THE TRUE AND OUTSTANDING ADVENTURES OF THE HUNT SISTERS

Elisabeth Robinson, Author
Elisabeth Robinson, Author . Little, Brown $23.95 (327p) ISBN 978-0-316-73502-5
Reviewed on: 10/27/2003
Release date: 01/01/2004
Hardcover - 471 pages - 978-0-7862-6163-5
Paperback - 326 pages - 978-0-316-15936-4
Open Ebook - 235 pages - 978-0-316-13700-3
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Hollywood and leukemia are the two unlikely poles of this wrenching, tragicomic first novel by independent producer and screenwriter Robinson. Pouring out her troubles in epistolary form, 34-year-old Olivia Hunt, a struggling film producer, chronicles a year of dizzying highs and devastating lows. As the novel begins, she receives news that her younger sister, Madeline, recently married and happily settled in the sisters' Ohio hometown, has been diagnosed with leukemia. Olivia herself is at loose ends, trying to jump-start her career by putting together a big-budget production of Don Quixote . Impatient, ambitious and often caustic, Olivia is very different from her big-hearted, big-haired sister, and as she flies back and forth between California and Ohio, she reflects on the choices she has made in long, searching letters to friends and family. Though she and her ex-boyfriend Michael, a painter living in New Mexico, are still in love with each other, they are both too devoted to their careers to settle down together. Just as it seems things might be patched up between them, Don Quixote swings into high gear and Olivia heads off to film in Spain. Her Hollywood adventures are pitch-perfect and hilarious, with Robin Williams ("like a beaver in a sweatshirt and jeans") and Jerry Bruckheimer, among others, making cameos. No less impressive is Robinson's unsentimental chronicling of the progress of Maddie's illness and the alternately heroic and selfish reactions of those around her, including the sisters' mother, an anxious children's book writer, and their father, a retired attorney and alcoholic. Olivia's cynicism, compassion and loyalty come through as funny, real and inspiring, and the novel's epistolary format is smoothly employed. Moving but never maudlin, this is an accomplished debut. 10-city author tour. (Jan. 7)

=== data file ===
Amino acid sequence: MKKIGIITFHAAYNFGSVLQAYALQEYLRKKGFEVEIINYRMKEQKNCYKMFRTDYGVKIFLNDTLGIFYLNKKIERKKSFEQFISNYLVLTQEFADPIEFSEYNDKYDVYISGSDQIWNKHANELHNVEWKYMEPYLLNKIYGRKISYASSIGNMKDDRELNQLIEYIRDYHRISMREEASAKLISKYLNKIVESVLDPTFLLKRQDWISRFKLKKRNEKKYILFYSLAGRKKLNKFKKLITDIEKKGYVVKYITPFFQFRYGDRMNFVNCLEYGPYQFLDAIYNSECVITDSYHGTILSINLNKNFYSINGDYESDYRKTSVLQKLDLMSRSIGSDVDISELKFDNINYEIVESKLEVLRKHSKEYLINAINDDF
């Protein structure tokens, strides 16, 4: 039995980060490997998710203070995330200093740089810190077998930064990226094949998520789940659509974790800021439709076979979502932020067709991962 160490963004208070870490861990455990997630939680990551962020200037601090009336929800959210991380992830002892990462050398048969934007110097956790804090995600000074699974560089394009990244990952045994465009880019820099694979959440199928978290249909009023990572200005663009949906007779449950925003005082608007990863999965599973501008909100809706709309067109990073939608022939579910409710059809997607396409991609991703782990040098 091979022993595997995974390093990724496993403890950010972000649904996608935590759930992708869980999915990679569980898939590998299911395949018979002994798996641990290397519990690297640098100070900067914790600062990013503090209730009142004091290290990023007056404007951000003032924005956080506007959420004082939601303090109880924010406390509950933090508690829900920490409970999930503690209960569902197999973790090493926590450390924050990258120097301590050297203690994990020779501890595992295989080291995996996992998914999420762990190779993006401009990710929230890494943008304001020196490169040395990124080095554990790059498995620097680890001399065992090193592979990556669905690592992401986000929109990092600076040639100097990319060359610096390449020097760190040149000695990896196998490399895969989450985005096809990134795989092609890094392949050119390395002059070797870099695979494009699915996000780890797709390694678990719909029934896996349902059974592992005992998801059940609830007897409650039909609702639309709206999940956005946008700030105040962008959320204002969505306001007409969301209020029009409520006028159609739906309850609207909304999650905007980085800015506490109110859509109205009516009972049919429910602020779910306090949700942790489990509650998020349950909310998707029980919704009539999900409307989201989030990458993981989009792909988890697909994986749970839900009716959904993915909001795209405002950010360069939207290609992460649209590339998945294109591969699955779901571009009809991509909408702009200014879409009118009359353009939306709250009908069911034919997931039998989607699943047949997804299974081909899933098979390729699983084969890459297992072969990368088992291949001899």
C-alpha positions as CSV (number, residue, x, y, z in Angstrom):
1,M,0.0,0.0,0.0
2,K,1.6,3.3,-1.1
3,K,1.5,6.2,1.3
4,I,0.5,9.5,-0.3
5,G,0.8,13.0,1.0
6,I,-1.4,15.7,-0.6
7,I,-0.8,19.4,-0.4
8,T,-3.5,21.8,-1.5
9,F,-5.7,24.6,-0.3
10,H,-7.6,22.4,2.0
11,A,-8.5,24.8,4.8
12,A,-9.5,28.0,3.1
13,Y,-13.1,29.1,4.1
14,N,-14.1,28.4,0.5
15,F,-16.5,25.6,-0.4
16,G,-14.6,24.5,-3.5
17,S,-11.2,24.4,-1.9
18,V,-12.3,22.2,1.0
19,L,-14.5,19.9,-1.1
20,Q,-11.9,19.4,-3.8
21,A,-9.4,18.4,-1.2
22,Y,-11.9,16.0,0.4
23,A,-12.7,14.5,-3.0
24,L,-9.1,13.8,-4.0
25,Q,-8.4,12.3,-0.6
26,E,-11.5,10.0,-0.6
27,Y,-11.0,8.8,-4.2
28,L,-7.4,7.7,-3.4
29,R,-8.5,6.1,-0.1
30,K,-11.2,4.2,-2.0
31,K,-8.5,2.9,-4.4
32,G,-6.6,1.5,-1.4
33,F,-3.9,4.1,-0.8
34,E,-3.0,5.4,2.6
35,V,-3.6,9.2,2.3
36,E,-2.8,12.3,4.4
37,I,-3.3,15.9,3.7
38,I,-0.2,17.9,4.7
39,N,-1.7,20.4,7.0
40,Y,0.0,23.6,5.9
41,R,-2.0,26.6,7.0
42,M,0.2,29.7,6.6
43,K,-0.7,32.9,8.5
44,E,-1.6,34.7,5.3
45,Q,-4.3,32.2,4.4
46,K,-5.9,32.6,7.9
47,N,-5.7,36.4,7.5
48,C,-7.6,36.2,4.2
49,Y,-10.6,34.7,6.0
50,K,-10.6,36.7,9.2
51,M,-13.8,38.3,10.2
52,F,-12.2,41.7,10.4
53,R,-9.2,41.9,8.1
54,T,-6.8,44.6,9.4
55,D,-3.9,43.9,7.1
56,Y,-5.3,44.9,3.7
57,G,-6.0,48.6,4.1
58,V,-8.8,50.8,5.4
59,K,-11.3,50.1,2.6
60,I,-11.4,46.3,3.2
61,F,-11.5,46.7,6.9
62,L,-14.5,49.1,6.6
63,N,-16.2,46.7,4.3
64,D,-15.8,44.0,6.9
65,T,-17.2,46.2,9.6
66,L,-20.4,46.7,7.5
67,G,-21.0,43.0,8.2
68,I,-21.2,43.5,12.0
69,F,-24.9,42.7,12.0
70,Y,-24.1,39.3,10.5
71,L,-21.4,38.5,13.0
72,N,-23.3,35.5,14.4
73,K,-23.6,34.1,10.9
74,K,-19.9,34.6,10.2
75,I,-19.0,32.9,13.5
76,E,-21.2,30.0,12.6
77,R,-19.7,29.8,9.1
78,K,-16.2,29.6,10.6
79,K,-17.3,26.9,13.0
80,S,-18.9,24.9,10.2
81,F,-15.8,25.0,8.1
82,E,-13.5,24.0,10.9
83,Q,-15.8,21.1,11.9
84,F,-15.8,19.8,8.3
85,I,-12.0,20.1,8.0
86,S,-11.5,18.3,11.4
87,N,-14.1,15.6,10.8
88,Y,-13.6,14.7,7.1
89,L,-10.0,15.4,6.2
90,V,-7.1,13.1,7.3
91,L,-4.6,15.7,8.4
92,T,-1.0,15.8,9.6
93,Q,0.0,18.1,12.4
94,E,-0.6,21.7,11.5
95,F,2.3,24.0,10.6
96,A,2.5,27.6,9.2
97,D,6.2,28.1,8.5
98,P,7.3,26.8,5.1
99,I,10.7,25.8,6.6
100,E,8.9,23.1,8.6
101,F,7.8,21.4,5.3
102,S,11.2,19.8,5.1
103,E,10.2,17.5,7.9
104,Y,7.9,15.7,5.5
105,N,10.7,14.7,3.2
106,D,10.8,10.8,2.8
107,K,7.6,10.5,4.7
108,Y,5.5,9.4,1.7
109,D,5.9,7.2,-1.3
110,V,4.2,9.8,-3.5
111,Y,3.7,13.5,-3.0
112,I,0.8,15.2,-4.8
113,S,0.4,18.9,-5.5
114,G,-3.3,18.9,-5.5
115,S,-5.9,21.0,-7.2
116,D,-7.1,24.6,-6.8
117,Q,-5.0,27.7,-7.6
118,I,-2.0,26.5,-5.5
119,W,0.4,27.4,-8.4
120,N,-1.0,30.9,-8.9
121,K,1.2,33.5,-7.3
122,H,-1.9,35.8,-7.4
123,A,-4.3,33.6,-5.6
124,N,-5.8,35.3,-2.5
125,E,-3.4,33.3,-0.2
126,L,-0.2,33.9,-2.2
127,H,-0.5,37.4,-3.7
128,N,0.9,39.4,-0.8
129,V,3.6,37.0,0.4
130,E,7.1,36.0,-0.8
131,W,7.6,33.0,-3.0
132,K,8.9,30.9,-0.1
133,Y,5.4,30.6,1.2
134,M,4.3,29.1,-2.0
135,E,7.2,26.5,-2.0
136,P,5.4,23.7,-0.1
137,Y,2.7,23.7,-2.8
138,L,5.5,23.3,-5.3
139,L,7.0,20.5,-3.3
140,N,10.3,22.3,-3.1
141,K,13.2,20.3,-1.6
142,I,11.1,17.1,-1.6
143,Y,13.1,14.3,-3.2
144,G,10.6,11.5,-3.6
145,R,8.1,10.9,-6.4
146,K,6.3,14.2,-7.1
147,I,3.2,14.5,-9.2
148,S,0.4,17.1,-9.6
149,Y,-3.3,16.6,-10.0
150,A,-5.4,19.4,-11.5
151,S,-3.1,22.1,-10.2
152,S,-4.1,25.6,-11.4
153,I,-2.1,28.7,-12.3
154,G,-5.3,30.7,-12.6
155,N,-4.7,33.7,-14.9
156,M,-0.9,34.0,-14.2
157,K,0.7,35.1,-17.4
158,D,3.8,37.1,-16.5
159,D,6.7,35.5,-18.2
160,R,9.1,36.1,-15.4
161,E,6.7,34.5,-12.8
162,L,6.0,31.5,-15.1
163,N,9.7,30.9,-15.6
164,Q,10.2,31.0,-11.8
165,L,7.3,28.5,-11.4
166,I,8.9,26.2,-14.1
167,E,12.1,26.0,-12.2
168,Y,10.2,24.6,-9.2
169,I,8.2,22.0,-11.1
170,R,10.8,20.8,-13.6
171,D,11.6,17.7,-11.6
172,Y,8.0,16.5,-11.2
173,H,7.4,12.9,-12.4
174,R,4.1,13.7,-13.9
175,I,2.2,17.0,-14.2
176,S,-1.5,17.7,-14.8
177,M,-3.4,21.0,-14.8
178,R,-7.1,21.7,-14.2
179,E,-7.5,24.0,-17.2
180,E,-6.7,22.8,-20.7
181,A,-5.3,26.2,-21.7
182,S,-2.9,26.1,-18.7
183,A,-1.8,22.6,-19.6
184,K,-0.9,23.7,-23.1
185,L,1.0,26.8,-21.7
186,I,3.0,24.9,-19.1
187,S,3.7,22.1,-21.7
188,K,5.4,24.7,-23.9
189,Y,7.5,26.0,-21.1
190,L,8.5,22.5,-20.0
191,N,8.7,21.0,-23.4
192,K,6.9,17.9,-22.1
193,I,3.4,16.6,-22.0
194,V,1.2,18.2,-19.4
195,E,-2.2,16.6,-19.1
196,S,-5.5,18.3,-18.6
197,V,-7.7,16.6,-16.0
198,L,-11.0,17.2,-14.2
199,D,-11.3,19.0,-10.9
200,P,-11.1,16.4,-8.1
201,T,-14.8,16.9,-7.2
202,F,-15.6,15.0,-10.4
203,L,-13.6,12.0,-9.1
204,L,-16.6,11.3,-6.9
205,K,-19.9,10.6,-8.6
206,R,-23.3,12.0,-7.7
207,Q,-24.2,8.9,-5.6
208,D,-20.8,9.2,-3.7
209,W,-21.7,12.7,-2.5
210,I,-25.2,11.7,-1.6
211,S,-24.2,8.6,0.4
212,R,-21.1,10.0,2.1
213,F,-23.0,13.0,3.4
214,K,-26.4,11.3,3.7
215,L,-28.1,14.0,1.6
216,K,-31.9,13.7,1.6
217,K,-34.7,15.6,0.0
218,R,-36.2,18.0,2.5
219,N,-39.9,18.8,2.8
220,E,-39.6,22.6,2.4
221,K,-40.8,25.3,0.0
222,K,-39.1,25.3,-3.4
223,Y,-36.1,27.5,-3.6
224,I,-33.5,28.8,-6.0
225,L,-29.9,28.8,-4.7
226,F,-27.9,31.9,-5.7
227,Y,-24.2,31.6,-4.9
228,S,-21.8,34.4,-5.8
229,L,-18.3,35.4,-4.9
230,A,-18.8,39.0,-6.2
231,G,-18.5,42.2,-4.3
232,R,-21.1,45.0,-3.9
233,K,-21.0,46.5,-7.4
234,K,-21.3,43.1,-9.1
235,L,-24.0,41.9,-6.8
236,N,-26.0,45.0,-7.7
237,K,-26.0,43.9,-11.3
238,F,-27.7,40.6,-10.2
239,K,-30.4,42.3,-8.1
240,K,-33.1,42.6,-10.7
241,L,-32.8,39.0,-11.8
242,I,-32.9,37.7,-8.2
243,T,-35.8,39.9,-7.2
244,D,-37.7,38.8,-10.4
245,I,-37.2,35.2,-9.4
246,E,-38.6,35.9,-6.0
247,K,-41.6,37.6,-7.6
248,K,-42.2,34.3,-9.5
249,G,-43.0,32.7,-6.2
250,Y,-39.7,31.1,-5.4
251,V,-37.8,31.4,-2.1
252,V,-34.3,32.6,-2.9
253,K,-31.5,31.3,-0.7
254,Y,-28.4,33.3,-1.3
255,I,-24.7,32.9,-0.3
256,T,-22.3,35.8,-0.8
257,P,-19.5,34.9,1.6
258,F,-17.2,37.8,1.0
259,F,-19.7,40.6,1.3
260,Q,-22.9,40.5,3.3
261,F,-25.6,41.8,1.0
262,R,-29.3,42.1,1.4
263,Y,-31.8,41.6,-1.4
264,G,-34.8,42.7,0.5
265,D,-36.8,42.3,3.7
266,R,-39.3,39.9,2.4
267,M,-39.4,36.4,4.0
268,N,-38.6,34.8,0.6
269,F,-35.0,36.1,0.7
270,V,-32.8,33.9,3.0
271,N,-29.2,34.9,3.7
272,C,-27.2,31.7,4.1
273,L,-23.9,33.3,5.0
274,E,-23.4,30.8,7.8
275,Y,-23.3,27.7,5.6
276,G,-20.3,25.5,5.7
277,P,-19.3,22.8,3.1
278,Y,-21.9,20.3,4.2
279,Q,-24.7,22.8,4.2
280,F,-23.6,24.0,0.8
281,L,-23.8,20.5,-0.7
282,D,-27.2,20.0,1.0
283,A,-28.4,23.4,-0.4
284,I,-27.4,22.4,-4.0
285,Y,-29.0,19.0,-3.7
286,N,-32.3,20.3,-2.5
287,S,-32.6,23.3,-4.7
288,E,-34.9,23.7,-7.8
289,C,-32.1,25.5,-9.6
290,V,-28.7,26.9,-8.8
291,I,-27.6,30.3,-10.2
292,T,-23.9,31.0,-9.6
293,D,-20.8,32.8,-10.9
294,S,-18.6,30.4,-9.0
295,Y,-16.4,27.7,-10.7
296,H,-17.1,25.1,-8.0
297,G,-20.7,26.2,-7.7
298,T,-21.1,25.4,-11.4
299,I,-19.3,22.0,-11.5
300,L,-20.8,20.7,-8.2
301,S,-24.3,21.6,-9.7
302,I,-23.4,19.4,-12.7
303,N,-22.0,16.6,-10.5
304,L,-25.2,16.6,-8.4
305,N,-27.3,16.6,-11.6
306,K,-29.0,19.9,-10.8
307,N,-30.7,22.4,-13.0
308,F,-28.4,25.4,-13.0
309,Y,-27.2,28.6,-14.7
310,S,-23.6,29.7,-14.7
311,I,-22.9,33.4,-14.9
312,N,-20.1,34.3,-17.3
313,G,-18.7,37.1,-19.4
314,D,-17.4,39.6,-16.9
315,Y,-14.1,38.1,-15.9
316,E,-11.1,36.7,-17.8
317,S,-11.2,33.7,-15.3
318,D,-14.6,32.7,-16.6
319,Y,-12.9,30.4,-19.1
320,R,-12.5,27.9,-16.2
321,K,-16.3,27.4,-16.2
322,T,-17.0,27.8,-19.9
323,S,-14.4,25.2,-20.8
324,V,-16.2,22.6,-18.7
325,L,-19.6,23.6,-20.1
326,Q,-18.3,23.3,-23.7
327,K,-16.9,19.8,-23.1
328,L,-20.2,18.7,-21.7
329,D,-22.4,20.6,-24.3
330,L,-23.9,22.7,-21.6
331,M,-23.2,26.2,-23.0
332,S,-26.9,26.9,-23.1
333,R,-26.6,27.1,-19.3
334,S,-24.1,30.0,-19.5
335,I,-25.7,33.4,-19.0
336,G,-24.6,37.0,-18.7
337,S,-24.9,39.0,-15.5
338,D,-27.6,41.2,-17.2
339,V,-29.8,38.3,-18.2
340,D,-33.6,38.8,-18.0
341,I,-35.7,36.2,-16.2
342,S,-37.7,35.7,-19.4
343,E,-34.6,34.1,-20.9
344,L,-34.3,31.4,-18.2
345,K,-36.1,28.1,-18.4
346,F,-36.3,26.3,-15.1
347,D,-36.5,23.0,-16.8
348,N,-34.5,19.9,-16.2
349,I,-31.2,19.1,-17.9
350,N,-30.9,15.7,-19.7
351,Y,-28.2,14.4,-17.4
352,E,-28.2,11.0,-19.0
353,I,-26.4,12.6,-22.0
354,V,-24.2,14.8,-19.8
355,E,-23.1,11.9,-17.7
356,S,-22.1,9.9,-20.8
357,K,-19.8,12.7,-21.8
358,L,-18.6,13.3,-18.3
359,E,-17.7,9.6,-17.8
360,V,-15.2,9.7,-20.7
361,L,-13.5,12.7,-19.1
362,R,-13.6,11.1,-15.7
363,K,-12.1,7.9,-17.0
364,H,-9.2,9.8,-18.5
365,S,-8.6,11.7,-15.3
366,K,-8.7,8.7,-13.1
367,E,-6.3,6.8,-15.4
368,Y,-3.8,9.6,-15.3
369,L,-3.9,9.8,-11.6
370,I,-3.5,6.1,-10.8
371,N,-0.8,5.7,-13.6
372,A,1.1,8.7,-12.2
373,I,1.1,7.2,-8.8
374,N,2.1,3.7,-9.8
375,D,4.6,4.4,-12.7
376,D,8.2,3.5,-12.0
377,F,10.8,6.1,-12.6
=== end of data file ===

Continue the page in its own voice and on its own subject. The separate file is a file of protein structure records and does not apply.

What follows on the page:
Forecast: Robinson's novel is clearly autobiographical—her own sister suffered from leukemia, and Robinson herself once worked on a movie project based on Don Quixote (it never got off the ground). The publisher's 100,000-copy printing might seem ambitious, but the story's intensity and honesty should captivate readers. 10-city author tour.

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